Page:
This course is meant for students who see themselves as change agents. The goal is to inspire you to make a long-term commitment to public service, while preparing you for the constant challenges you will need to overcome.
This course provides an introduction to public policy design and analysis using "systematic thinking" from the social sciences and humanities, with the application of scientific methods and knowledge more generally.
Researchers, policymakers, and publics look to science and technology to address some of society's most pressing challenges, from climate change to national security to economic growth. But such efforts are also controversial.
Among advanced capitalist economies, the United States is a case of remarkable inequality - between individuals, between groups of people, and between places. This course examines the relationship between race, place, and inequality.
Topics: This course will provide an overview of recent Japanese economic history and the current state of the Japanese economy. We will consider what economic policymakers around the world can learn from Japan.
This class will focus on answering the question of what it takes to pass a major piece of legislation -- and what that answer says about the structure of American government and nature of U.S. politics.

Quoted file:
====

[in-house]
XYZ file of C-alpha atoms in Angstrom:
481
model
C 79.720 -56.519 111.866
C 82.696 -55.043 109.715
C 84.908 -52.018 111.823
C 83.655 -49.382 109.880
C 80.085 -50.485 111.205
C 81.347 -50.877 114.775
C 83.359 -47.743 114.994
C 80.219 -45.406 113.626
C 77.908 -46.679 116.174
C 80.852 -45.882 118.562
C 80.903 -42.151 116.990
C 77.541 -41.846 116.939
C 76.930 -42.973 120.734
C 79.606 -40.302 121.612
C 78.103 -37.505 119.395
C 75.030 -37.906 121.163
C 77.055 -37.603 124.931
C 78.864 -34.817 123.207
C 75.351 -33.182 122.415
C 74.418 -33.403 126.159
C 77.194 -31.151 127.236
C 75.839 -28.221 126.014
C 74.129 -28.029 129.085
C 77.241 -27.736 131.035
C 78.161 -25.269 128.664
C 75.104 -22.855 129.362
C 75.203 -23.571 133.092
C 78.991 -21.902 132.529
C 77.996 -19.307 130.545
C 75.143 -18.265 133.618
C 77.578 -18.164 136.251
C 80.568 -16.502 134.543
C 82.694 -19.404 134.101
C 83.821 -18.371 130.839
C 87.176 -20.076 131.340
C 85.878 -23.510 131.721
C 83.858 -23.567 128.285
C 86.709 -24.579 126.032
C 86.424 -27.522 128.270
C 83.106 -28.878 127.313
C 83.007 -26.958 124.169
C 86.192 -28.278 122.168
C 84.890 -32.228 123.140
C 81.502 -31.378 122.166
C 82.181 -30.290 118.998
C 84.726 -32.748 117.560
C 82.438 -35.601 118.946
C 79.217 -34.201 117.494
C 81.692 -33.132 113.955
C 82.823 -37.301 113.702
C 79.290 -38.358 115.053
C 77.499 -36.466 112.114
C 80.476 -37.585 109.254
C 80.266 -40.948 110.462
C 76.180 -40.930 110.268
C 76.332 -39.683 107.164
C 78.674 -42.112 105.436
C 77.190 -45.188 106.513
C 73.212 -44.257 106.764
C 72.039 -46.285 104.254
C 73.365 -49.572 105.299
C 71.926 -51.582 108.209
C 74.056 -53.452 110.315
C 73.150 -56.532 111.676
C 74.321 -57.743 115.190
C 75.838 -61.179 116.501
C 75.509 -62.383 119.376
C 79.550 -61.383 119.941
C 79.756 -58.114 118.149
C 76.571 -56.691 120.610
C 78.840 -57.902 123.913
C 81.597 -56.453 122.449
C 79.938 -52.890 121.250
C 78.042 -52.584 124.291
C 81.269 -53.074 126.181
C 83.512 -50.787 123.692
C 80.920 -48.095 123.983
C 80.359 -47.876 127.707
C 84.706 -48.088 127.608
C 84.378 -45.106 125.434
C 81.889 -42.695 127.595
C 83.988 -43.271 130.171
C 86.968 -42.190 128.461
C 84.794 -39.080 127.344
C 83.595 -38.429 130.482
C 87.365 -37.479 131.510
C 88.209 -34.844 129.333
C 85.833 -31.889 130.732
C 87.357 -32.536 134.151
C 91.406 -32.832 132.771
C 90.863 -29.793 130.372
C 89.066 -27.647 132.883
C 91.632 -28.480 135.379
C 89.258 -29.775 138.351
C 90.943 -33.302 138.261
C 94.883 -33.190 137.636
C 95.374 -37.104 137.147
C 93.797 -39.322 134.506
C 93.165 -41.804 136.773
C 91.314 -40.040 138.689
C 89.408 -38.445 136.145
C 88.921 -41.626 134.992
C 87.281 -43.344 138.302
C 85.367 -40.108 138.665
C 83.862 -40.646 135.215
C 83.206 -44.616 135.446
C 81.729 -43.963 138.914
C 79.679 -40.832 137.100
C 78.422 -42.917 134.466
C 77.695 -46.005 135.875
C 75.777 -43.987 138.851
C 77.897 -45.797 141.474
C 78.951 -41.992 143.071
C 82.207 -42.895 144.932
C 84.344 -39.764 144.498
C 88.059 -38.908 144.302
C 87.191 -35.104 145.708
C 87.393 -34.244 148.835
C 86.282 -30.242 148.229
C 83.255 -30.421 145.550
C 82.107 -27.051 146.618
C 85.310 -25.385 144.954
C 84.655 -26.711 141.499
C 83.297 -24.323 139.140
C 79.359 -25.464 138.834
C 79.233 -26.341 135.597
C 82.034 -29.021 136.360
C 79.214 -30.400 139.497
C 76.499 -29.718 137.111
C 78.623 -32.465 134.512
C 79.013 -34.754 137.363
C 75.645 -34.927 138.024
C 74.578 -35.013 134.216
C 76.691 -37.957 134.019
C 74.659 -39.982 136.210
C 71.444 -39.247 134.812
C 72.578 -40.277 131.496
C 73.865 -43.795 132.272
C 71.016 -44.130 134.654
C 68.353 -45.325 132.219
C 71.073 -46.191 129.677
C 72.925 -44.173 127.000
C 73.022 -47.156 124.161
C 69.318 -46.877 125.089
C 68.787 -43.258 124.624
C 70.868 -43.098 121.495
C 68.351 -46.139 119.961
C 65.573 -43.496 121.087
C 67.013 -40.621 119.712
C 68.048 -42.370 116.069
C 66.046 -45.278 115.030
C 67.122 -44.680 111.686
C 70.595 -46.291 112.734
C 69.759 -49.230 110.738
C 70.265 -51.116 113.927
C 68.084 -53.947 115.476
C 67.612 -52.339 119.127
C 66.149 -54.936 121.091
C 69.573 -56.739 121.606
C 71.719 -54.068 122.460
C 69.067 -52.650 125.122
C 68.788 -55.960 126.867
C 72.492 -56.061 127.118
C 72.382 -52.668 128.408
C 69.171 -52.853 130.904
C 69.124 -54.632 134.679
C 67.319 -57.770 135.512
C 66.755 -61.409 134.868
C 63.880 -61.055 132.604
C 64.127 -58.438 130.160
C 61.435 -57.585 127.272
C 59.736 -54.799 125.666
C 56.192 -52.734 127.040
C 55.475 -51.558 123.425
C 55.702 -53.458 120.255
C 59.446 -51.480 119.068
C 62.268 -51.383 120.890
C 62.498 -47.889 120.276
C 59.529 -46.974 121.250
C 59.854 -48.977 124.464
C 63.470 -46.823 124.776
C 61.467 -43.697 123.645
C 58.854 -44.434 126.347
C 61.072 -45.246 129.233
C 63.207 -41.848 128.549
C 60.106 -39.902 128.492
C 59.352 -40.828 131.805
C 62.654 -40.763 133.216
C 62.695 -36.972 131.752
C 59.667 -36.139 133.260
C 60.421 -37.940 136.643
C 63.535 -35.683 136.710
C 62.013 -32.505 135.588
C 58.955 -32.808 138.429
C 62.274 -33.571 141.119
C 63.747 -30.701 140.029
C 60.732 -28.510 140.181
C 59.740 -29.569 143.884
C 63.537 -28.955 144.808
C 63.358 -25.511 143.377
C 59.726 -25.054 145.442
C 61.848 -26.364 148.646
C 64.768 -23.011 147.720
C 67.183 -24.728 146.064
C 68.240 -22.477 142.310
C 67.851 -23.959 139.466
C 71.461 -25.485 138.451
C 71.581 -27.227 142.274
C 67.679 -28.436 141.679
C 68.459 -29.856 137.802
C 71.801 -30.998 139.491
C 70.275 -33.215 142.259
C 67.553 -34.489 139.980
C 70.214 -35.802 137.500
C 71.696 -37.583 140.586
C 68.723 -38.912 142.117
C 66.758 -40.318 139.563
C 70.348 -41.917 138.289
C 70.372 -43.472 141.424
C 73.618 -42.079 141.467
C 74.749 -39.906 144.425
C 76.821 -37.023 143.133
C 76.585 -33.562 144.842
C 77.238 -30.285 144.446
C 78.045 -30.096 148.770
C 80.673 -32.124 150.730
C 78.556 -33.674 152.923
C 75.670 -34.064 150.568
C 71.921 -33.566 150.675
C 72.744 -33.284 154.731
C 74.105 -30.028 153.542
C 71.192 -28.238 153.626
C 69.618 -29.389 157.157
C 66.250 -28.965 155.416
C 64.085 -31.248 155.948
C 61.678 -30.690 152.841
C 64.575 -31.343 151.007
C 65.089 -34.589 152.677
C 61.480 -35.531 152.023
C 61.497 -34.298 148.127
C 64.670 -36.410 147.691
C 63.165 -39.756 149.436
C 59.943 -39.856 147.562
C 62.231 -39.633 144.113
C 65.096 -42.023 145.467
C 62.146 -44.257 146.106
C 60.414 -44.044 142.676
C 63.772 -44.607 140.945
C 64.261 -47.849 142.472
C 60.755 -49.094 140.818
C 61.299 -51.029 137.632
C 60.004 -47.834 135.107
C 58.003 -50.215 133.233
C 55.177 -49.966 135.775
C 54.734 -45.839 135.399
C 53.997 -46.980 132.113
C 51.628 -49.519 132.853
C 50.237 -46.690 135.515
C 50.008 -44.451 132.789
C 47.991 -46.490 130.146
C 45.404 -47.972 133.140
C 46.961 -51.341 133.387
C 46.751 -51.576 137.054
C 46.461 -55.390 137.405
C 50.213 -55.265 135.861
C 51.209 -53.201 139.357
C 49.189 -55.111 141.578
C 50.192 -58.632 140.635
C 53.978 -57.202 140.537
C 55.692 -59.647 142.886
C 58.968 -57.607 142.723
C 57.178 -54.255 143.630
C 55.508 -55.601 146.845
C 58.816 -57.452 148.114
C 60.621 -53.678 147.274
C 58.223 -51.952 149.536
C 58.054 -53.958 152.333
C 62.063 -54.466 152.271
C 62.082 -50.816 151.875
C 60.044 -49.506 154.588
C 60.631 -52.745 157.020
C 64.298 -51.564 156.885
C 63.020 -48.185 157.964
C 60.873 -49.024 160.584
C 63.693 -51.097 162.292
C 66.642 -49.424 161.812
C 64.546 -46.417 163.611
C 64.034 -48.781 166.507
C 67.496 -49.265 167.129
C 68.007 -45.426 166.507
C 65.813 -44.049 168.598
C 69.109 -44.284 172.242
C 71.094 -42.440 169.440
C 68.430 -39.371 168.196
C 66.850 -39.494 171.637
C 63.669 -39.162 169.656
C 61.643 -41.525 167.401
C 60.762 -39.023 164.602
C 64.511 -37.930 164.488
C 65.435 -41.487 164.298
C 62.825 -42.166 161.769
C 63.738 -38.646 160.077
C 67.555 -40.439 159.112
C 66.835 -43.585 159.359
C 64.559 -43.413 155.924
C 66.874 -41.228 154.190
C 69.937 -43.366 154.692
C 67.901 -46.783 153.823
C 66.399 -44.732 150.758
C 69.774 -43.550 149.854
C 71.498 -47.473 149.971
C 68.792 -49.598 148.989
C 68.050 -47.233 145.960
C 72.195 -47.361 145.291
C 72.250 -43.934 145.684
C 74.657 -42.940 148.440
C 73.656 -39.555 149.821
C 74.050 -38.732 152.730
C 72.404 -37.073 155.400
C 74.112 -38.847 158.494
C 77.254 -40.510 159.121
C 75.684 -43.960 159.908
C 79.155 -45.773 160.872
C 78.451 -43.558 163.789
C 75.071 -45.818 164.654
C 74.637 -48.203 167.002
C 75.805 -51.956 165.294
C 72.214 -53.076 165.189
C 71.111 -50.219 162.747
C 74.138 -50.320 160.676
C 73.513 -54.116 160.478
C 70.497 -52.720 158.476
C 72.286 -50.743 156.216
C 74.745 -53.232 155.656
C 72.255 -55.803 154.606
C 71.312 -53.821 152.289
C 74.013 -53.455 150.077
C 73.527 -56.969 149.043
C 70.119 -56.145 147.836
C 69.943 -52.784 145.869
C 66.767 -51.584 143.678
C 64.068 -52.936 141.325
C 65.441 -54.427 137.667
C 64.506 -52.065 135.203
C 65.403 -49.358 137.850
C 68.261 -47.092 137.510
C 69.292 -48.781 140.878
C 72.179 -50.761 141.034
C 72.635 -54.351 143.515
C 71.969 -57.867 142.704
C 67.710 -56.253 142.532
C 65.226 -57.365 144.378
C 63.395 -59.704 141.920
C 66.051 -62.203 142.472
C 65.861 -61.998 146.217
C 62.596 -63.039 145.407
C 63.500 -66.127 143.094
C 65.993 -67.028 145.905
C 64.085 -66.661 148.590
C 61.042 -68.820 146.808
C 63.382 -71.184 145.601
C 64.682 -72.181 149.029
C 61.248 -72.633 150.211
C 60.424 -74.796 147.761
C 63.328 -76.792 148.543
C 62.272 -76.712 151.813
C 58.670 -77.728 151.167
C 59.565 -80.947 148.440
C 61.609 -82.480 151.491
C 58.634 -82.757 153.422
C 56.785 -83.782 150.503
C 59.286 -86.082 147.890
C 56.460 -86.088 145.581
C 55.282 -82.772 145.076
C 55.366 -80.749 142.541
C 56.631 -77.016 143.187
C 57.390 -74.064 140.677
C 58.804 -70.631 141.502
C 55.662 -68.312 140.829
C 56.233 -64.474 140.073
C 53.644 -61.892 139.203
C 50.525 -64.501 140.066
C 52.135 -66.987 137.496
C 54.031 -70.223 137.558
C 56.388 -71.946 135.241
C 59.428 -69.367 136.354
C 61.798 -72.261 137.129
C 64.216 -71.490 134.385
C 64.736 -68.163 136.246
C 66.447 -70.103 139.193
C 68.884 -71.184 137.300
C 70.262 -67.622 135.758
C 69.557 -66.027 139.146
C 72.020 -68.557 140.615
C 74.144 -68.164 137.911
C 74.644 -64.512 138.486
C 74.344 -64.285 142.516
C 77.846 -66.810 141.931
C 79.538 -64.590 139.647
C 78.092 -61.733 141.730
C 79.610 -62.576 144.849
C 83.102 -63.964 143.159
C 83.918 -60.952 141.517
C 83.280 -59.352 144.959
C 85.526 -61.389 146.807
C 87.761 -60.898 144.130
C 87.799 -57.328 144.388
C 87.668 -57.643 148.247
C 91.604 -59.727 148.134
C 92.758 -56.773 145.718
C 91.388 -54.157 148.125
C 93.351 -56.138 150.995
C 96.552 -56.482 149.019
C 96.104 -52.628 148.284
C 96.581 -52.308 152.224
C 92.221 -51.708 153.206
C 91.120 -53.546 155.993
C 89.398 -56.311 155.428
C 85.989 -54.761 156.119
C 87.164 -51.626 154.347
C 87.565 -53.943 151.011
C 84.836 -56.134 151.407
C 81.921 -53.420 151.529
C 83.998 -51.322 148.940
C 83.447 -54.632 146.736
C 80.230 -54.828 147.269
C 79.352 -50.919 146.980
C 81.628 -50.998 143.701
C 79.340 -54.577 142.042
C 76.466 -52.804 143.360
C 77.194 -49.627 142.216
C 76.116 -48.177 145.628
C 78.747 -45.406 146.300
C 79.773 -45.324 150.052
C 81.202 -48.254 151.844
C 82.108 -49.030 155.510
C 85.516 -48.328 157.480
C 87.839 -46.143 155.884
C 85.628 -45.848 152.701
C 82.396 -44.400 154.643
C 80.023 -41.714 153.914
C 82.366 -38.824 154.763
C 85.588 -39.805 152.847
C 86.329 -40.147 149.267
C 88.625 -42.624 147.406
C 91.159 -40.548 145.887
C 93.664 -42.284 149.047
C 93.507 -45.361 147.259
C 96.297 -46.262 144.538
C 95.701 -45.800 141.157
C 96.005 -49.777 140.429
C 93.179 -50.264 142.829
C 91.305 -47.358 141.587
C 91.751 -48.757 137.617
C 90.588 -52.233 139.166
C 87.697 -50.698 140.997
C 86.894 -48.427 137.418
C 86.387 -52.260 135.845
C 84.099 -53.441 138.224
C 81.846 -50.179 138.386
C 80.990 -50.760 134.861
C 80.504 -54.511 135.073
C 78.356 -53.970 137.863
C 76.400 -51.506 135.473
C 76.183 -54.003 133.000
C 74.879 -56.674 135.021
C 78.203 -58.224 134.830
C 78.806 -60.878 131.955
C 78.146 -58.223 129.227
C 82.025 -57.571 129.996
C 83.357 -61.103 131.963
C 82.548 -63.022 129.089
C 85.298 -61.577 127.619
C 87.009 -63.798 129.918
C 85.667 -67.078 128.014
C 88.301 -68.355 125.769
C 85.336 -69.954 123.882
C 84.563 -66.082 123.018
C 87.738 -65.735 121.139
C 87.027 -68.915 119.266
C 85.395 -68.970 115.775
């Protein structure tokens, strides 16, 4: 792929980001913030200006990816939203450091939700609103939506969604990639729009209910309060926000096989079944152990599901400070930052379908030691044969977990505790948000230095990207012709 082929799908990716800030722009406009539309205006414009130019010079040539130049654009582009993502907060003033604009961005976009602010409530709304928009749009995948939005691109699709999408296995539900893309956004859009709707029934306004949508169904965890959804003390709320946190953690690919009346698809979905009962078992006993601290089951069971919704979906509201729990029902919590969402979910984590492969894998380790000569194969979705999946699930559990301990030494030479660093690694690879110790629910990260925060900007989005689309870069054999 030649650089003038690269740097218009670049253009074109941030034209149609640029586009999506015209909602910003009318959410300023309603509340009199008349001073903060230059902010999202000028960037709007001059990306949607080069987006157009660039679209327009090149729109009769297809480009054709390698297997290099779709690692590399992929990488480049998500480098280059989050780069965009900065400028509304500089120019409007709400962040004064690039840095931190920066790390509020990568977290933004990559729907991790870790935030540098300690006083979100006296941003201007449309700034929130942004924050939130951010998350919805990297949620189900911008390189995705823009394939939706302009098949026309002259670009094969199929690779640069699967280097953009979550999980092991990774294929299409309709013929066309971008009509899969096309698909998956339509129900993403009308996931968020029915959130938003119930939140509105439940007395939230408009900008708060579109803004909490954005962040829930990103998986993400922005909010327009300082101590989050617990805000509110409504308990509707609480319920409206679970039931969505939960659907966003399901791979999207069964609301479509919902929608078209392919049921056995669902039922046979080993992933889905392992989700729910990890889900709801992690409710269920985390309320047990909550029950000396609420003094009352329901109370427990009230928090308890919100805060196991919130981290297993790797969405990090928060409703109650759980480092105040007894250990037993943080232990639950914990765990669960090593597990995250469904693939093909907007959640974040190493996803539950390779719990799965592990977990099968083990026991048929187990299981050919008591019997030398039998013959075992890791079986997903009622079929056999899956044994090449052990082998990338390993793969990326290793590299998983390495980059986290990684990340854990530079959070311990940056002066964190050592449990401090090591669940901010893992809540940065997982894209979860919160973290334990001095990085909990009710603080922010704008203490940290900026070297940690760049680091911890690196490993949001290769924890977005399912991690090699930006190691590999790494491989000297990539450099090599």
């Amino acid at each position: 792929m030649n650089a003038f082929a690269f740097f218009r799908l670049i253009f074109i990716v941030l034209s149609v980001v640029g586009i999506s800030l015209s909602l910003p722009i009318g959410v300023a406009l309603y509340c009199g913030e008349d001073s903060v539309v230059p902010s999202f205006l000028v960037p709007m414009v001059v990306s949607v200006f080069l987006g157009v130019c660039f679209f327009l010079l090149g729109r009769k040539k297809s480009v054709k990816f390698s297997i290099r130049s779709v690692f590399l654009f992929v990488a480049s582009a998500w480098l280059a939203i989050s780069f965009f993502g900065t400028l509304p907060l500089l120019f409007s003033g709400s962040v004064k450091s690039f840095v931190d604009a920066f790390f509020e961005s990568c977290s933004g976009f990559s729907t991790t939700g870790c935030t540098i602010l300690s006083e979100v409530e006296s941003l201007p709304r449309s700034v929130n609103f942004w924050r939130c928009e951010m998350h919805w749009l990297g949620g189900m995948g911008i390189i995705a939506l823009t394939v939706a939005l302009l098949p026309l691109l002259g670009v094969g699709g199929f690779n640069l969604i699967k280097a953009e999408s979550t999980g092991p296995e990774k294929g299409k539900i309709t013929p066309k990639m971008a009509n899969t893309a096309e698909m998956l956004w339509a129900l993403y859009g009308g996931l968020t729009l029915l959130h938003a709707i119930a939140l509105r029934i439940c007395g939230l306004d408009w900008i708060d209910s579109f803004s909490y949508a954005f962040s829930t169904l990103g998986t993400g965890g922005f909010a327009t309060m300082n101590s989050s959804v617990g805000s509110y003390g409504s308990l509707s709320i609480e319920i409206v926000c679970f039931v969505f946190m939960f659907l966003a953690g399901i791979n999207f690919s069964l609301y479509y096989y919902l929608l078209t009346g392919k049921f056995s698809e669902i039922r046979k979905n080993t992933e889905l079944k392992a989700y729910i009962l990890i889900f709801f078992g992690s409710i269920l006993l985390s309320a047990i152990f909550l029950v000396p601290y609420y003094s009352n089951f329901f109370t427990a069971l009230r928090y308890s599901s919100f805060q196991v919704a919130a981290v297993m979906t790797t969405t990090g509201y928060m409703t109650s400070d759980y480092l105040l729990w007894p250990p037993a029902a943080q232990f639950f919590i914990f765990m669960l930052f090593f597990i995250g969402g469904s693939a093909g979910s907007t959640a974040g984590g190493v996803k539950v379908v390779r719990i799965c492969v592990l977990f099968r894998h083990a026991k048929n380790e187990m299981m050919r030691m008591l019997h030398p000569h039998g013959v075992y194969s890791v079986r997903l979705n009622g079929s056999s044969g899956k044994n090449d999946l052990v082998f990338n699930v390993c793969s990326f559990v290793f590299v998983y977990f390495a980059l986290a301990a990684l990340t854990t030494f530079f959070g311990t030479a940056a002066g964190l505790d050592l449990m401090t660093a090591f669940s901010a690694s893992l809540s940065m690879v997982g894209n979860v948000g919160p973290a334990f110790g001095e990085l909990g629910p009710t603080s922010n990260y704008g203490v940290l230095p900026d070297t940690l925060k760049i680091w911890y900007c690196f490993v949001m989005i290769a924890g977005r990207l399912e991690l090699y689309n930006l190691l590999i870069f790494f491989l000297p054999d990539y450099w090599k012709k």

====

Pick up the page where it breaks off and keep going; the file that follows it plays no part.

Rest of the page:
Emerging technologies such as Artificial Intelligence (AI), machine learning, and big data can reinforce and exacerbate racial inequality and injustice in society, from access to financial and social services to housing, hiring, and policing in th
Diplomacy (using non-lethal means to manage interstate relations and foreign threats) and statecraft (managing state power to promote national interests) are the key tools by which a nation's foreign policy is implemented.
The course will examine the past, present, and future of diplomatic interactions between the United States and the other nations of the Indo-Pacific region, starting with the 1951 signing of the Treaty of San Francisco that ended the state of war